Is a self managed super fund (SMSF) right for you?
A self managed super fund (SMSF) could be an effective way to manage your retirement savings, but while there are many benefits to establishing an SMSF, there are also a number of considerations to be aware of when making your decision.
8 key considerations for SMSF trustees
1. Be prepared to take an active interest in your super
People wanting to operate an SMSF must be looking for a greater level of control to optimise their retirement wealth. They must also be confident in making appropriate investment decisions in the best interests of their fund. As a trustee, you need to invest time managing your SMSF. While this does not mean doing it all alone, you will be the person in control and responsible for its operation.
2. You will have legal and administrative responsibilities for your SMSF
Trustees are responsible for the administration, compliance, development and maintenance of an investment strategy for their SMSF and in all cases must adhere to strict rules. Failure to meet your obligations under super and tax laws could result in financial penalties personally, or disqualification as a trustee. If you don’t feel comfortable managing these requirements yourself, it’s important to seek specialist advice and support; however, as trustee you are ultimately responsible for the operation and compliance of your SMSF. To ensure you have an adequate understanding of SMSF obligations that apply to you, we encourage you to complete one of the online approved education courses by the Australian Taxation Office.
3. You should have an appropriate minimum balance to operate your SMSF
For SMSFs to be cost-effective, generally you need a starting balance of at least $300,000 and an expectation that the fund will continue to grow. In addition to establishment costs, including a trust deed and creation of a company to act as a corporate trustee (if applicable), some of the ongoing costs associated with running an SMSF include an annual tax return and independent audit, ATO fees and investment fees. You can also choose to pay for professional SMSF support services to help with the management and compliance of your fund.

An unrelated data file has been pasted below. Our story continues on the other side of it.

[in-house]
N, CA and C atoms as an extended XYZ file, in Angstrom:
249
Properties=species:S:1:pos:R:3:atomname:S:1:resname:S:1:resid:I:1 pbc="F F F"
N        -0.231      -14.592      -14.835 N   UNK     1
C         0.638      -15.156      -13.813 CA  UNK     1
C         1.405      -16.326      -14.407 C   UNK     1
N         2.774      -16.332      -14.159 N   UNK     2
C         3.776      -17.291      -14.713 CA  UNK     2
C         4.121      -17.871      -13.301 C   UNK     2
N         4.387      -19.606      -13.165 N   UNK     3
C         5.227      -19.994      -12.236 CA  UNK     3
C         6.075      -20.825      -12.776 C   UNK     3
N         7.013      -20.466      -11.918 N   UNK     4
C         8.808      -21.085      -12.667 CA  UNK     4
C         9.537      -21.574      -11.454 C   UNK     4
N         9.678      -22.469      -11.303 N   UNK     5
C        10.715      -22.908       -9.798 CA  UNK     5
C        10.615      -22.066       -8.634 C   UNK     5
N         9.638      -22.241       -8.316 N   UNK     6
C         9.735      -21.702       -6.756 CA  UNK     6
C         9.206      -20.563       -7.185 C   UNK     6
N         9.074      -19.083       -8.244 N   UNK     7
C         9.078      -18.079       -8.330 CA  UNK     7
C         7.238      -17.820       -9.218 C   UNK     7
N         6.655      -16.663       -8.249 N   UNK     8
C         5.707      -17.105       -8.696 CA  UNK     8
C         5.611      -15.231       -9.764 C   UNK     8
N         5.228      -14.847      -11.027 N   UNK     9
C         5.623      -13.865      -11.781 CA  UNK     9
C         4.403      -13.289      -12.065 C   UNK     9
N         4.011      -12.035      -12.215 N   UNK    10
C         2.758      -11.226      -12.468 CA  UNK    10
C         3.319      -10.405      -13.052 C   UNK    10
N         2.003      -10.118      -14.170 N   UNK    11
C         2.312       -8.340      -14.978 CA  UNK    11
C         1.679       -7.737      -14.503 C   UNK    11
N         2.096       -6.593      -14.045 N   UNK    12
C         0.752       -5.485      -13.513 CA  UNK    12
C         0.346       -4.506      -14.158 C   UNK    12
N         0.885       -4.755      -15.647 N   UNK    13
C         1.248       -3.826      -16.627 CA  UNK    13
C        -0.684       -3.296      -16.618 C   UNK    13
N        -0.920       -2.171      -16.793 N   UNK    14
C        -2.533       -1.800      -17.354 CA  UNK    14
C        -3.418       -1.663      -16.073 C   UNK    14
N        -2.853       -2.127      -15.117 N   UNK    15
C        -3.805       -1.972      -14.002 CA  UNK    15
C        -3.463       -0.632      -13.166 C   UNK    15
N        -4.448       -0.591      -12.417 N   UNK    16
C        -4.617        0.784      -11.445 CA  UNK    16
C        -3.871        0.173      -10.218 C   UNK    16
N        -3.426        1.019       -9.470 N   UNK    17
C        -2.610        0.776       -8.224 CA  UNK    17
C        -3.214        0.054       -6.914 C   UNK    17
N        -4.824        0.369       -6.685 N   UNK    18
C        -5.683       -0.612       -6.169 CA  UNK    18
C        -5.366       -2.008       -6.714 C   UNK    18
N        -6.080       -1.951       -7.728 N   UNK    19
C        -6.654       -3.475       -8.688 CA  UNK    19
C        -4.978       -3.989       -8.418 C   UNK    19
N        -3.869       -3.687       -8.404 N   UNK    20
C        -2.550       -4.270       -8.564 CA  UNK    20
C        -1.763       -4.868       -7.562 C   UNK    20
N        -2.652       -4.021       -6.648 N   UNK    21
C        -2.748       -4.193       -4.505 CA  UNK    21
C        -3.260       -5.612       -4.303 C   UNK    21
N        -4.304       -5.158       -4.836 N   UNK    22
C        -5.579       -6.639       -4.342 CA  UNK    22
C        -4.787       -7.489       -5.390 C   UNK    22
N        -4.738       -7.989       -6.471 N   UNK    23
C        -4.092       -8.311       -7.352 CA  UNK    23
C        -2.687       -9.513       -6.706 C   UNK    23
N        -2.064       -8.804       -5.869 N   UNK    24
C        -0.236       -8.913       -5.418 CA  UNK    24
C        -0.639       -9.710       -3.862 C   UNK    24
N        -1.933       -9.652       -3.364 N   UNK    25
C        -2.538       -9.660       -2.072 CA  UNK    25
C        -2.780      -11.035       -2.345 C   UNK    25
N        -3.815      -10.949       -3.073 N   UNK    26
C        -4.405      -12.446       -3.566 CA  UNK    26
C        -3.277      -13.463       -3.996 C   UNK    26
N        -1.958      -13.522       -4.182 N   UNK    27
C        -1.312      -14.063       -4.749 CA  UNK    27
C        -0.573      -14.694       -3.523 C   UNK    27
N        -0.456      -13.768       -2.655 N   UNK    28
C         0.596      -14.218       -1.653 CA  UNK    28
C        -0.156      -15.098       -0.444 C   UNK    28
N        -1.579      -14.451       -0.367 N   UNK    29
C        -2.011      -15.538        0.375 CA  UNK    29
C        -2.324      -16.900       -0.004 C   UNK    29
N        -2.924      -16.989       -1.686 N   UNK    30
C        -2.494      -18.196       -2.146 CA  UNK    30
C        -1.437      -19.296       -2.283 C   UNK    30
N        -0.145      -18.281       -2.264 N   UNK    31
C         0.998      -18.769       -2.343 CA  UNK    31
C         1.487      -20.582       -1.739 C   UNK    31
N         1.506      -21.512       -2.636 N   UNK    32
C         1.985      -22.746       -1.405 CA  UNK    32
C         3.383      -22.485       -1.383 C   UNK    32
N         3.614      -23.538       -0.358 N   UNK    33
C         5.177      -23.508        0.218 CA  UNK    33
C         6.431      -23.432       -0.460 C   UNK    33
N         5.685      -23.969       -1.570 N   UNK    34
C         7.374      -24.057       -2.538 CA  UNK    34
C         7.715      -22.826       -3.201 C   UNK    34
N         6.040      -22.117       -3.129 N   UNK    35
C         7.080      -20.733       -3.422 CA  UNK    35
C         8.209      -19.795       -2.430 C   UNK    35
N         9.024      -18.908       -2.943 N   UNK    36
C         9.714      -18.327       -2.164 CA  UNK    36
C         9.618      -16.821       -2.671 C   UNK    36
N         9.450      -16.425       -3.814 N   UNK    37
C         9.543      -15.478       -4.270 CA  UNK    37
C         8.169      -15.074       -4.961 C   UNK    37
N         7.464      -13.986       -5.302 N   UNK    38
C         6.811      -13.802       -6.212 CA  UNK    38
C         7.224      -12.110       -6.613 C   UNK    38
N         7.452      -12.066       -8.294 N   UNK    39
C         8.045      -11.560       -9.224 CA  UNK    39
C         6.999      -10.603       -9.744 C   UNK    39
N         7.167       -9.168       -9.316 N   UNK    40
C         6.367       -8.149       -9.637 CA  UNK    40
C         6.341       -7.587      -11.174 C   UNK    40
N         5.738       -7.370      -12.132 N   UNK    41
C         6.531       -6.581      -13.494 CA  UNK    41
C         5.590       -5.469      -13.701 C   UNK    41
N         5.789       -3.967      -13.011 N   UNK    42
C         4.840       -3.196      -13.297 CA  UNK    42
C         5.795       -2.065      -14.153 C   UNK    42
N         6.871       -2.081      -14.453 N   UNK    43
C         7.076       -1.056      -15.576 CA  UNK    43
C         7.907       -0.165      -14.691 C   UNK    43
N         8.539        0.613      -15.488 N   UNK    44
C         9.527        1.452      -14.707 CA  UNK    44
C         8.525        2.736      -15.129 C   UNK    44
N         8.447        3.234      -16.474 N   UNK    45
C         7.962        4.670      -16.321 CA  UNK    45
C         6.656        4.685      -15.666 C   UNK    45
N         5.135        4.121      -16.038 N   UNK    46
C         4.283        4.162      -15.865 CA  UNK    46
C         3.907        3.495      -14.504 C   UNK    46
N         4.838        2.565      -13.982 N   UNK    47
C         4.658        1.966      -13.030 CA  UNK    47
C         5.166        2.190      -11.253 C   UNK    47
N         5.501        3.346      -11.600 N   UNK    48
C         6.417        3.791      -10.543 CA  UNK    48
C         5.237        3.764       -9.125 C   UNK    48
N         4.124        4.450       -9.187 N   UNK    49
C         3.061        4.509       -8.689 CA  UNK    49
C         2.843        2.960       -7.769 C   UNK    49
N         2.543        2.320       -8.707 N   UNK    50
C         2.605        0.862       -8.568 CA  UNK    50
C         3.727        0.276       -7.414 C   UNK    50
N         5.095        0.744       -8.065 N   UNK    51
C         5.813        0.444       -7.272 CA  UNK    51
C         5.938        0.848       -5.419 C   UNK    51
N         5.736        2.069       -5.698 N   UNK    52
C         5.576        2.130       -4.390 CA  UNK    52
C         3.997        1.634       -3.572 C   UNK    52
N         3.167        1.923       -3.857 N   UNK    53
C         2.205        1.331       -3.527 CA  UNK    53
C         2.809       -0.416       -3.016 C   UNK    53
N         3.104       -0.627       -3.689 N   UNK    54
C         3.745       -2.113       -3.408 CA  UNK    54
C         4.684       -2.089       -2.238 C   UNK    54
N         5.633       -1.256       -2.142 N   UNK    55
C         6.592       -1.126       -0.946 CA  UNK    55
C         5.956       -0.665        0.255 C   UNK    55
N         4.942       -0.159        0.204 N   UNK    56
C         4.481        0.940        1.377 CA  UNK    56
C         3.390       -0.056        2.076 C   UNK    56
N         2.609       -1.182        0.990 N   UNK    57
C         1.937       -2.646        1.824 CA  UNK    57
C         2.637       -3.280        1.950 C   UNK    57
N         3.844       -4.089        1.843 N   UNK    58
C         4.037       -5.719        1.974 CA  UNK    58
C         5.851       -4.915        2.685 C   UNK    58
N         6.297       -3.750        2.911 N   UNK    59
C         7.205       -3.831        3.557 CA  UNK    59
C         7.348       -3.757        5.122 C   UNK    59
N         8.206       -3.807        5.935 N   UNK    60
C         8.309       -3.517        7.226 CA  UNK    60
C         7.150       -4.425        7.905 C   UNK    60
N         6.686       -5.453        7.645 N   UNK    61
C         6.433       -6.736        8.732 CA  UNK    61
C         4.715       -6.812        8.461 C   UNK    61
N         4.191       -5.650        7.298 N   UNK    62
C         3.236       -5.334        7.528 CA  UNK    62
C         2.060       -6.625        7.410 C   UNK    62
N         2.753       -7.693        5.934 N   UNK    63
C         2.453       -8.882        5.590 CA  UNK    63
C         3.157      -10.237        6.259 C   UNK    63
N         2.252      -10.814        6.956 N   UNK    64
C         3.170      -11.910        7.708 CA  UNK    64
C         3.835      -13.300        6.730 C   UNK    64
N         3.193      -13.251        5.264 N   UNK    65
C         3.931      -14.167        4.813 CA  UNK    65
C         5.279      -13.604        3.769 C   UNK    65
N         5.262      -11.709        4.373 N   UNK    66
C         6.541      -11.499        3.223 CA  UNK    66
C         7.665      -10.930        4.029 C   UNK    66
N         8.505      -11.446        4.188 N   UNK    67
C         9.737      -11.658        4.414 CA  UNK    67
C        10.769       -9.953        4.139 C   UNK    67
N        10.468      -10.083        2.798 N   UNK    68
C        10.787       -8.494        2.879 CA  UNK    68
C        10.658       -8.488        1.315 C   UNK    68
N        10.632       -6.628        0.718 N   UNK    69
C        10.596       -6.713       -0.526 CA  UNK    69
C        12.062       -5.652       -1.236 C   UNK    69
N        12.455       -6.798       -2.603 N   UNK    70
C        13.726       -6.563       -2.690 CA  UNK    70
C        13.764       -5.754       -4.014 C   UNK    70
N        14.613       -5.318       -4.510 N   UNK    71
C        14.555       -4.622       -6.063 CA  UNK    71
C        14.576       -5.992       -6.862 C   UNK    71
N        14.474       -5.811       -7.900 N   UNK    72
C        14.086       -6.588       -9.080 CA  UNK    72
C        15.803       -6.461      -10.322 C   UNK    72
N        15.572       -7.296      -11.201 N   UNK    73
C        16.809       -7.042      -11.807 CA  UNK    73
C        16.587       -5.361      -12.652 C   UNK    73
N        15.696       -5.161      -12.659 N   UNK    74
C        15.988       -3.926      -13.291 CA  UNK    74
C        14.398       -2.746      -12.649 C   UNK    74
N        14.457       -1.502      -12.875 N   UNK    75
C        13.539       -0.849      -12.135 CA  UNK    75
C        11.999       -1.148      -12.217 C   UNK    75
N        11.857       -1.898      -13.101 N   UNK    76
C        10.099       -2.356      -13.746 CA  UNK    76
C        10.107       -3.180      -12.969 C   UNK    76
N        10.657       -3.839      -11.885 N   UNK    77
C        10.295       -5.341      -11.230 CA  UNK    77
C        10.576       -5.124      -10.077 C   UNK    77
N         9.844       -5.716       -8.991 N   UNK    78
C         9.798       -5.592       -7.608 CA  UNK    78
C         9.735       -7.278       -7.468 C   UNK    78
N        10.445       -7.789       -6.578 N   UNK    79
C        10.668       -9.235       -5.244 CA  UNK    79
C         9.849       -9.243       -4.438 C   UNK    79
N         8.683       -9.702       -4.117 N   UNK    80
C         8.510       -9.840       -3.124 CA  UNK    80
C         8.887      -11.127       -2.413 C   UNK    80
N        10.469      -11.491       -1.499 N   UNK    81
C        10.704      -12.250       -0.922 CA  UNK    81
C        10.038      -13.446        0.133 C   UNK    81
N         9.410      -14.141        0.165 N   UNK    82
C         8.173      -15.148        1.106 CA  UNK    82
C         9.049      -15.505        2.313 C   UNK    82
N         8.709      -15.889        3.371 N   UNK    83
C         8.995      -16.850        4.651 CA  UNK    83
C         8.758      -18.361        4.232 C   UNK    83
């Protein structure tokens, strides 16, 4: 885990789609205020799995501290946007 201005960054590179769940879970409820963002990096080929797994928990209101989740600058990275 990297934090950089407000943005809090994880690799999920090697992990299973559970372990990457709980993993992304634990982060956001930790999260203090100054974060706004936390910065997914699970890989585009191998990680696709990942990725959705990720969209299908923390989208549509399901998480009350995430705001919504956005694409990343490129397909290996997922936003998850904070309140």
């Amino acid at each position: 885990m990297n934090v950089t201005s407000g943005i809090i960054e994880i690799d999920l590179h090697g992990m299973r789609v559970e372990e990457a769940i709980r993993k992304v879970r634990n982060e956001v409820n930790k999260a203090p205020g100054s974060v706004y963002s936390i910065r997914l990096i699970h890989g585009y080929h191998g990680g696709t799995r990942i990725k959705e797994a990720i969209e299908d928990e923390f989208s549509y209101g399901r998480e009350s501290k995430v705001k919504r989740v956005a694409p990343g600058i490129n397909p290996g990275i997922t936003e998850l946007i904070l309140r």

4. You must seek advice if you are planning to live overseas for an extended period
In order to establish and manage an SMSF you need to be an Australian resident. If you expect to reside overseas for extended periods (one to two years or more), it is best to seek professional advice. The Australian Taxation Office has strict rules and regulations regarding extended leave from Australia, and if you do not follow the guidelines implicitly, your SMSF could be deemed non-compliant and incur heavy penalties.
5. Consider holding insurance cover within your existing super fund
SMSF trustees are required to consider whether to hold insurance for each member of the SMSF.If you are considering switching to an SMSF, it is also important to consider any existing insurances before rolling over, or closing any of your superannuation funds. If you are looking to replace your existing insurance cover, you will need to consider the costs and benefits. We recommend you seek personal insurance advice in relation to any potential implications of rolling over any existing superannuation and setting up a SMSF.
6. You will need to be aware of compensation, complaints and dispute resolution mechanisms
Disputes and complaints may arise during the time you manage your SMSF. Although SMSF trustees do not have access to the Superannuation Complaints Tribunal (SCT), they may be able to access the Financial Ombudsman Service (FOS) and the Credit and Investment Ombudsman (CIO) for independent dispute resolution services, providing the advisor is a member of the FOS or CIO.
Unlike industry and retail super funds, which are subject to regulations from the Australian Prudential Regulation Authority (APRA), SMSFs are not subject to the same government protections. This means that in the event of theft or fraud resulting in financial loss, SMSF members cannot apply for compensation through the Government’s financial assistance program.
7. The structure of your SMSF is your decision
If you decide to establish an SMSF, you will need to choose between setting up a corporate trustee or using an individual trustee. You should speak to a professional advisor about the benefits and limitations of both structures and what is most appropriate for you.
8. You are responsible for devising an exit strategy if you close your SMSF
At some point you may want or need to wind up your SMSF. As trustee, it is important to have considered and developed an exit strategy to help make this process as simple as possible and to be aware of the costs involved with ending your fund. For example, an exit strategy may be required where your SMSF ceases to be cost-effective due to a increasing costs and/or decreasing fund balance. You should always seek personal financial advice when considering winding up your SMSF.
Let us help you assess if an SMSF is right for you
At Dixon Advisory, we partner with over 8,000 SMSF members and have helped more than 20,000 Australian families to grow and manage their wealth. We provide them with expertise on superannuation, retirement planning, and wealth creation and protection. With a team of specialists, we offer the knowledge and advice our clients need to aid their decision-making and improve financial confidence. If you’re considering an SMSF and would like advice tailored to your individual circumstances, our highly qualified strategic advice team can help you understand the risks and requirements so you can make an informed decision.